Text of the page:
We may encounter additional technical, manufacturing or other difficulties that could further delay future introductions or volume production of systems or enhancements. Our inability to complete the development or meet the technical specifications of any of our systems or enhancements and related applications, or our inability to manufacture and ship these systems or enhancements and related tools in volume and in time to meet the requirements for manufacturing the future generation of semiconductor or nanotechnology devices would materially adversely affect our business, financial condition and results of operations. In addition, we may incur substantial unanticipated costs to ensure the functionality and reliability of our products early in the products’ life cycles. If new products have reliability or quality problems, reduced orders or higher manufacturing costs, delays in system acceptance, revenue recognition and collecting accounts receivable and additional service and warranty expenses may result. Any of such events may materially adversely affect our business, financial condition and results of operations.

We currently spend, and expect to continue to spend, significant resources to develop, introduce and commercialize our offered products and future generations of, and enhancements to these products. We may not be successful in the timely introduction of these products which may cause sales of these products to decrease or not increase as expected.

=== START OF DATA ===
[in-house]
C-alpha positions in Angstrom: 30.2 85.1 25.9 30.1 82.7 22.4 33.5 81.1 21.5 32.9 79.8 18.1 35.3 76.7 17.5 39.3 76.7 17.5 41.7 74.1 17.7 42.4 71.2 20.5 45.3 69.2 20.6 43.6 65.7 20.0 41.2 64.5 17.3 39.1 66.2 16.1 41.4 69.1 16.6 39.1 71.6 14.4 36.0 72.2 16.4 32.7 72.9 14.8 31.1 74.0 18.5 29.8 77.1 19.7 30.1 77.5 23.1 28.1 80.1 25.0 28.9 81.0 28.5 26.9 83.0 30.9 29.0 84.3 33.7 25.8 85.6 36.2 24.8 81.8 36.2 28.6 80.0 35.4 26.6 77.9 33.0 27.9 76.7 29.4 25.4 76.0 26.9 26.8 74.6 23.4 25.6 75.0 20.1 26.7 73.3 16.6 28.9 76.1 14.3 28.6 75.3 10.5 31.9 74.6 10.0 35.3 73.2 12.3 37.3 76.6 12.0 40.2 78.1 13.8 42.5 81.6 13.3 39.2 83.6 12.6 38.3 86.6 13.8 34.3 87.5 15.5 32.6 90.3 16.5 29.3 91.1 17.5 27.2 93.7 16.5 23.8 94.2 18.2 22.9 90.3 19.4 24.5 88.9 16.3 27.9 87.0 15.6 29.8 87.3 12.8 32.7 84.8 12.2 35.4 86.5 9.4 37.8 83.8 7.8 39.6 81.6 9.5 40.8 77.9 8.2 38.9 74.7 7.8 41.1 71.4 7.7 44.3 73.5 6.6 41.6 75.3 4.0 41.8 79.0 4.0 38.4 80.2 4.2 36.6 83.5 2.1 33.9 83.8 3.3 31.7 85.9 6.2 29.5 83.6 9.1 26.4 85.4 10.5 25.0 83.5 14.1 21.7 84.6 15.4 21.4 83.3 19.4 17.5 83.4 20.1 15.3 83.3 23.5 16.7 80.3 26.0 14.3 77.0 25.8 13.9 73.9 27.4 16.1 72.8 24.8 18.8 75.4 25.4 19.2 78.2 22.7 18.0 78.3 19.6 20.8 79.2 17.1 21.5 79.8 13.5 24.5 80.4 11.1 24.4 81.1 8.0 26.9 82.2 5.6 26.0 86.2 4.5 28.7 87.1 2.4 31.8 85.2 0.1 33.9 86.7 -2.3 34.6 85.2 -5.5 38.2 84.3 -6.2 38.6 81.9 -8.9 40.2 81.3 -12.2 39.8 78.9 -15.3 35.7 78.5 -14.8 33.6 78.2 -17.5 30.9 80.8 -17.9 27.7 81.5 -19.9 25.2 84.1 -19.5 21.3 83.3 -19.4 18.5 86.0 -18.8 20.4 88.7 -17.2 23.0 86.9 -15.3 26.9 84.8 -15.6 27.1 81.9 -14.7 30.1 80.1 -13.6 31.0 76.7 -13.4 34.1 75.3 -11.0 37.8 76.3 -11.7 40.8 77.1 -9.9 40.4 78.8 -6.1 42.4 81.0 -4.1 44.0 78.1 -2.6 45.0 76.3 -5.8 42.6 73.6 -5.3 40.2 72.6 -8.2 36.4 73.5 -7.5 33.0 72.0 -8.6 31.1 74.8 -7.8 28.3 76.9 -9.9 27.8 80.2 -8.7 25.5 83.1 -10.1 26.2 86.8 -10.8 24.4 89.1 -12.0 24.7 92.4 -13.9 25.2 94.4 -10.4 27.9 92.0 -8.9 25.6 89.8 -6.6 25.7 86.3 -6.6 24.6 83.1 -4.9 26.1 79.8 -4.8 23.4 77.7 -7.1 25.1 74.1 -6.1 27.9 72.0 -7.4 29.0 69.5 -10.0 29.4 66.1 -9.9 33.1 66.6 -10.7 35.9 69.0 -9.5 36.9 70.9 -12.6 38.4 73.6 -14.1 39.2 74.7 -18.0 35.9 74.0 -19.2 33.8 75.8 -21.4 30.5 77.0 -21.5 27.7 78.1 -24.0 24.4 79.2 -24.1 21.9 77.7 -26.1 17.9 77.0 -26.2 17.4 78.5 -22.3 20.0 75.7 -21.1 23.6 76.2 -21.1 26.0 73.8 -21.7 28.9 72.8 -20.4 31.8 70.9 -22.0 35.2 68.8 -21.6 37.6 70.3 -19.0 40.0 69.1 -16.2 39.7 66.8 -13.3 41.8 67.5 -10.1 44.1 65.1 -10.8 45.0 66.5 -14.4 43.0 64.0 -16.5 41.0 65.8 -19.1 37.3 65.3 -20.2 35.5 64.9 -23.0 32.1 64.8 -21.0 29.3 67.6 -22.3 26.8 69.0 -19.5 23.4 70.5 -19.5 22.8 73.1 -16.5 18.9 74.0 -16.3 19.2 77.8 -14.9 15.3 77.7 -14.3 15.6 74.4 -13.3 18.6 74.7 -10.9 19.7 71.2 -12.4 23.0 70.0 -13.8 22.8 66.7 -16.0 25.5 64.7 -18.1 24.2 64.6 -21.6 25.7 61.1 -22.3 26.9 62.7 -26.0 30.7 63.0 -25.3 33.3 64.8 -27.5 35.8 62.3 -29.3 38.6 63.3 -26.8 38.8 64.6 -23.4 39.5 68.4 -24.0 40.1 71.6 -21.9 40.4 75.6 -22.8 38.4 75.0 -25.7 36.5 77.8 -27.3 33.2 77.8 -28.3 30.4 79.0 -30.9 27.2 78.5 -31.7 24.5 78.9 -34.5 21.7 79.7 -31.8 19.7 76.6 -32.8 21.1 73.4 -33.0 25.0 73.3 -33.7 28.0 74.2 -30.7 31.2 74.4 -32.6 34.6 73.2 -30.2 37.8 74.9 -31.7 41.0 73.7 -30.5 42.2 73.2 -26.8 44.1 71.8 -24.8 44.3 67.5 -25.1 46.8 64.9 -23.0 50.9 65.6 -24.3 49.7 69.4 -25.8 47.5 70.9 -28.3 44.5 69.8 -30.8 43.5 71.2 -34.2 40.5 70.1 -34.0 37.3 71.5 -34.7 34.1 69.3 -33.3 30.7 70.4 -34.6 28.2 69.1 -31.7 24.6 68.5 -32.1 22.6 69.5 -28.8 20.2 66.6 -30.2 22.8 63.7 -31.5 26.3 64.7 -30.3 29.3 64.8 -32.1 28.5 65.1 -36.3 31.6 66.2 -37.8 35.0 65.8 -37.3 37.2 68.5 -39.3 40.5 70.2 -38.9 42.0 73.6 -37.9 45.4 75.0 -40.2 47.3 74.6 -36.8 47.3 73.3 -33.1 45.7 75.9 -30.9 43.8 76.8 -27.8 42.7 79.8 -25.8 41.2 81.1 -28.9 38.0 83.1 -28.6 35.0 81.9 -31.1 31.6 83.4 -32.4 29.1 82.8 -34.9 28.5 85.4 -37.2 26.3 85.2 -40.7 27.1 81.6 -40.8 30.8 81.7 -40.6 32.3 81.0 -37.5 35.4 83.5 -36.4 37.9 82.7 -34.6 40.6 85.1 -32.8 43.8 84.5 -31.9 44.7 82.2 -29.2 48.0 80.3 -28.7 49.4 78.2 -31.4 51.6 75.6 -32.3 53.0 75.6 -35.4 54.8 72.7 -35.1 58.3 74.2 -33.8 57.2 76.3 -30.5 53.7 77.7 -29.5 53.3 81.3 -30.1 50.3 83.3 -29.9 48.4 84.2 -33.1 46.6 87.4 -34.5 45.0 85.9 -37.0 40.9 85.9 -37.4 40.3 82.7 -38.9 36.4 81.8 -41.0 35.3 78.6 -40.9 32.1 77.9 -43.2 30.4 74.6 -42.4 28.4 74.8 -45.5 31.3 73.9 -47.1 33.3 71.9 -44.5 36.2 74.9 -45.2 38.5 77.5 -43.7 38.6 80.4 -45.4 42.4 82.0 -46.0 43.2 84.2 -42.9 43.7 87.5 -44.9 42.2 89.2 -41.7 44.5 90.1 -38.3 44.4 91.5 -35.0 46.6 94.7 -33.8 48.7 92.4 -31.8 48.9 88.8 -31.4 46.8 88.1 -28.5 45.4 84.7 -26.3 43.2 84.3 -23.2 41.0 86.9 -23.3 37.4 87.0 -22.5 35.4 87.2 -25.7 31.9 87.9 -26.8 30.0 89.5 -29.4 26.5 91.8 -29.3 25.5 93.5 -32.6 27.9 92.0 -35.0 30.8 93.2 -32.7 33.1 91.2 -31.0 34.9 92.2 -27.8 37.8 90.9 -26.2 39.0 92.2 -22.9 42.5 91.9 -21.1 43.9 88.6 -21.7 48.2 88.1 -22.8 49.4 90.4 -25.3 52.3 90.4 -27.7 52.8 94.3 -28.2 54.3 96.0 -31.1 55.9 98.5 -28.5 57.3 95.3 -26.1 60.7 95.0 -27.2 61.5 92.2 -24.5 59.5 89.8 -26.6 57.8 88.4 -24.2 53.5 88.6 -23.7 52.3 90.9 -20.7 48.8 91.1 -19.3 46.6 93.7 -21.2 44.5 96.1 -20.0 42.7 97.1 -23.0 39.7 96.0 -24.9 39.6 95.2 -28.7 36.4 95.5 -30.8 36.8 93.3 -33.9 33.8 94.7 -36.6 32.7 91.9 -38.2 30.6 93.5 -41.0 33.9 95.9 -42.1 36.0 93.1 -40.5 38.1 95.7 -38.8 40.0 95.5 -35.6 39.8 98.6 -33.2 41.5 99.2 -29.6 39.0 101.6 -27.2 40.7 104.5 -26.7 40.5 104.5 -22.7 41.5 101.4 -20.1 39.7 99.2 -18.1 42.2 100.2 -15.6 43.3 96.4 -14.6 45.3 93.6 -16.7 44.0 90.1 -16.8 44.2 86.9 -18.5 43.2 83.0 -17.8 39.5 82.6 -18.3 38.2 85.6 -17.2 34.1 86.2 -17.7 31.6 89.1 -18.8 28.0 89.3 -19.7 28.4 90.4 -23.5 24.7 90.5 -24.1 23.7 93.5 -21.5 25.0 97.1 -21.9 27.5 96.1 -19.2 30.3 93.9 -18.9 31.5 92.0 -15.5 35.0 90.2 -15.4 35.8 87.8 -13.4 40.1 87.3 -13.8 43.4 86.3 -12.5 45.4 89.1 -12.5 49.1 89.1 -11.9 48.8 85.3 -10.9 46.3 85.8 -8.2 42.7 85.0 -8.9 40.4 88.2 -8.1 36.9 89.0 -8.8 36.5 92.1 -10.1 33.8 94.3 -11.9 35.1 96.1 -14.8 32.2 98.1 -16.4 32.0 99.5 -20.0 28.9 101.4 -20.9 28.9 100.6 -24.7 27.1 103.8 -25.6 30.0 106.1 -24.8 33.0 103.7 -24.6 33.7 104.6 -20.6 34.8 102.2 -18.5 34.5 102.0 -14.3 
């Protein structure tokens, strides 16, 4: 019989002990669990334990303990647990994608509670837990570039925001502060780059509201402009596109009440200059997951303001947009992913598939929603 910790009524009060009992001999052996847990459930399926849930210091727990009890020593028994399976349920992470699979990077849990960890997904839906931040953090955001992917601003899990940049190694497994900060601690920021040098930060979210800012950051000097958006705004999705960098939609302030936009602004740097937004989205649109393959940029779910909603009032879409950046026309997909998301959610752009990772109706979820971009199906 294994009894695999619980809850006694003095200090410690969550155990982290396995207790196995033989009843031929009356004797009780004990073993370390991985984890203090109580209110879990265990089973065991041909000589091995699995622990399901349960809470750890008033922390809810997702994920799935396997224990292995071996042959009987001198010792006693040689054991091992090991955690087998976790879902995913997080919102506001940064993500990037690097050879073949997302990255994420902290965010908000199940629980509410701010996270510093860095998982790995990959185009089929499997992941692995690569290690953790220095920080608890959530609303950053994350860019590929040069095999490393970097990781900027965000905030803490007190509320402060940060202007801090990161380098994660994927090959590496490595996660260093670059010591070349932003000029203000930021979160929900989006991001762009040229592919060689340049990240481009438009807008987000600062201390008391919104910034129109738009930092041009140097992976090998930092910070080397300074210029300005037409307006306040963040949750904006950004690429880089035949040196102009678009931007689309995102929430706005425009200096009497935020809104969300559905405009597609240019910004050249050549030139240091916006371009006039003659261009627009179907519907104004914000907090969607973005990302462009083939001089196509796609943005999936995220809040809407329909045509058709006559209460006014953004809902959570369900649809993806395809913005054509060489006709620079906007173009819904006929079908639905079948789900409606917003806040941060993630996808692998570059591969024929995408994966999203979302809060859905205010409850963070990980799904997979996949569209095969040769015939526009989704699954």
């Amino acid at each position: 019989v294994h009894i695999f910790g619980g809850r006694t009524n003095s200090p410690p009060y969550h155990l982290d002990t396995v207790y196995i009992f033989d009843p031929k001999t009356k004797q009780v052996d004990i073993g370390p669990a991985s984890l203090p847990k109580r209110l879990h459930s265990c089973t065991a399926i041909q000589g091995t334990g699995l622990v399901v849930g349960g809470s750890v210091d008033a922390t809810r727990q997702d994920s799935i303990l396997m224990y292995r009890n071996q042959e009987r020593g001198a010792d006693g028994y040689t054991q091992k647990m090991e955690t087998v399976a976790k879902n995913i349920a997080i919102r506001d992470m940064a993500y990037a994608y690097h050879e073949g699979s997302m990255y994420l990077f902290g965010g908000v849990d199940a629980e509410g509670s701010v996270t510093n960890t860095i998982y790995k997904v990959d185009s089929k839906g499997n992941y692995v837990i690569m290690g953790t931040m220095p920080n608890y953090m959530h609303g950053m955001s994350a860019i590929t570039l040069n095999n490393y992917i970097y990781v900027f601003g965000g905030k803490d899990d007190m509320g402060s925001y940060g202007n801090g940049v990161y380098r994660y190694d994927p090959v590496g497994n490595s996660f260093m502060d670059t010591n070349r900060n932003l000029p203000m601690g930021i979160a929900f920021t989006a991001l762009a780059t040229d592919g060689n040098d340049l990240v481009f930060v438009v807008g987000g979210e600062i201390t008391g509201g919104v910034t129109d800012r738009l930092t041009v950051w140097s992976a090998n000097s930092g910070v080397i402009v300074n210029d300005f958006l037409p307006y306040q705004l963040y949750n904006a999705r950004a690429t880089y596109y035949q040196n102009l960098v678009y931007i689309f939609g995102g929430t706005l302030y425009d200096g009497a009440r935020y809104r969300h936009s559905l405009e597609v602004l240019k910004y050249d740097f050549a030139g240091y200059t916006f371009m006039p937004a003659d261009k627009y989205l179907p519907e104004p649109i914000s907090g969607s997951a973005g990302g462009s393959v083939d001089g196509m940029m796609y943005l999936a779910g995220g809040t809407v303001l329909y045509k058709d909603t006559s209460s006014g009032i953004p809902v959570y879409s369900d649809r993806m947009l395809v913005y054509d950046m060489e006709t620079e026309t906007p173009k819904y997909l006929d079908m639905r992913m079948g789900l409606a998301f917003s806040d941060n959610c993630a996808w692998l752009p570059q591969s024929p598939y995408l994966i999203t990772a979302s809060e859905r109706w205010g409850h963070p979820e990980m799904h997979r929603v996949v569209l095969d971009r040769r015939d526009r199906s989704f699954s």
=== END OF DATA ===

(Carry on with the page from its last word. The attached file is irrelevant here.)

Currently, we are devoting significant resources to the development, introduction and commercialization of our laser thermal processing systems, and other products, and future generations of, and enhancements to, those products. We intend to continue to develop these products and technologies, and will continue to incur significant operating expenses in the areas of research, development and engineering, manufacturing and general and administrative costs in order to develop, produce and support these new products and enhancements. There can be no assurance that our expenditures to develop these products will result in improved sales or that markets for these products will become viable. Additionally, gross profit margins and inventory levels may be further adversely impacted in the future by costs associated with the initial production of new products. Introduction of new products generally involves higher installation costs and product performance uncertainties that could delay system acceptance of our systems, resulting in a delay in recognizing revenue associated with those systems and a reduction in gross margins. These costs include, but are not limited to, additional manufacturing overhead, additional inventory write-downs, costs of demonstration systems and facilities and costs associated with the establishment of additional after-sales support organizations. Additionally, operating expenses may increase, relative to sales, as a result of adding additional marketing and administrative personnel, among other costs, to support our new products. If we are unable to achieve significantly increased net sales or if our sales fall below expectations, our operating results could be materially adversely affected.